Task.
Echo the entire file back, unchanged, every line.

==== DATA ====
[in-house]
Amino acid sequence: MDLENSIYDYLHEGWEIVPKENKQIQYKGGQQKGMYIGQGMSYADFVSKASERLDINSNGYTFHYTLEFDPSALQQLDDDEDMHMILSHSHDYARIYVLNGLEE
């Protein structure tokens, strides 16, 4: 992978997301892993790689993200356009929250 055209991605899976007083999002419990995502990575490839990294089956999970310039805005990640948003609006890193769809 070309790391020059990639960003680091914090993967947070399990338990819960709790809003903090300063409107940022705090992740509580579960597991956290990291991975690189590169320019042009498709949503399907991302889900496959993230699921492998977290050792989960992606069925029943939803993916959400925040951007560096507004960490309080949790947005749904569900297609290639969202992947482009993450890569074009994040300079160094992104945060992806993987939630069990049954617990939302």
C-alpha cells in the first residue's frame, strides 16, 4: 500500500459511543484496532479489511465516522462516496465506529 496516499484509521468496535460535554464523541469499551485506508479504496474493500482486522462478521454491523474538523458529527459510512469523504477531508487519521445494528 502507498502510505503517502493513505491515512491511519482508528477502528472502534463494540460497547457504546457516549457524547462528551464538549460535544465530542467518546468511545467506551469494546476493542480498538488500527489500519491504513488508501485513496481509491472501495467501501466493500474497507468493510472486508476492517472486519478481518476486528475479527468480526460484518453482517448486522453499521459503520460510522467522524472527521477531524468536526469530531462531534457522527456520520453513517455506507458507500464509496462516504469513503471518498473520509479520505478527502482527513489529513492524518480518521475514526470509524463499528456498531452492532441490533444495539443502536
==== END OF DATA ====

[in-house]
Amino acid sequence: MDLENSIYDYLHEGWEIVPKENKQIQYKGGQQKGMYIGQGMSYADFVSKASERLDINSNGYTFHYTLEFDPSALQQLDDDEDMHMILSHSHDYARIYVLNGLEE
């Protein structure tokens, strides 16, 4: 992978997301892993790689993200356009929250 055209991605899976007083999002419990995502990575490839990294089956999970310039805005990640948003609006890193769809 070309790391020059990639960003680091914090993967947070399990338990819960709790809003903090300063409107940022705090992740509580579960597991956290990291991975690189590169320019042009498709949503399907991302889900496959993230699921492998977290050792989960992606069925029943939803993916959400925040951007560096507004960490309080949790947005749904569900297609290639969202992947482009993450890569074009994040300079160094992104945060992806993987939630069990049954617990939302």
C-alpha cells in the first residue's frame, strides 16, 4: 500500500459511543484496532479489511465516522462516496465506529 496516499484509521468496535460535554464523541469499551485506508479504496474493500482486522462478521454491523474538523458529527459510512469523504477531508487519521445494528 502507498502510505503517502493513505491515512491511519482508528477502528472502534463494540460497547457504546457516549457524547462528551464538549460535544465530542467518546468511545467506551469494546476493542480498538488500527489500519491504513488508501485513496481509491472501495467501501466493500474497507468493510472486508476492517472486519478481518476486528475479527468480526460484518453482517448486522453499521459503520460510522467522524472527521477531524468536526469530531462531534457522527456520520453513517455506507458507500464509496462516504469513503471518498473520509479520505478527502482527513489529513492524518480518521475514526470509524463499528456498531452492532441490533444495539443502536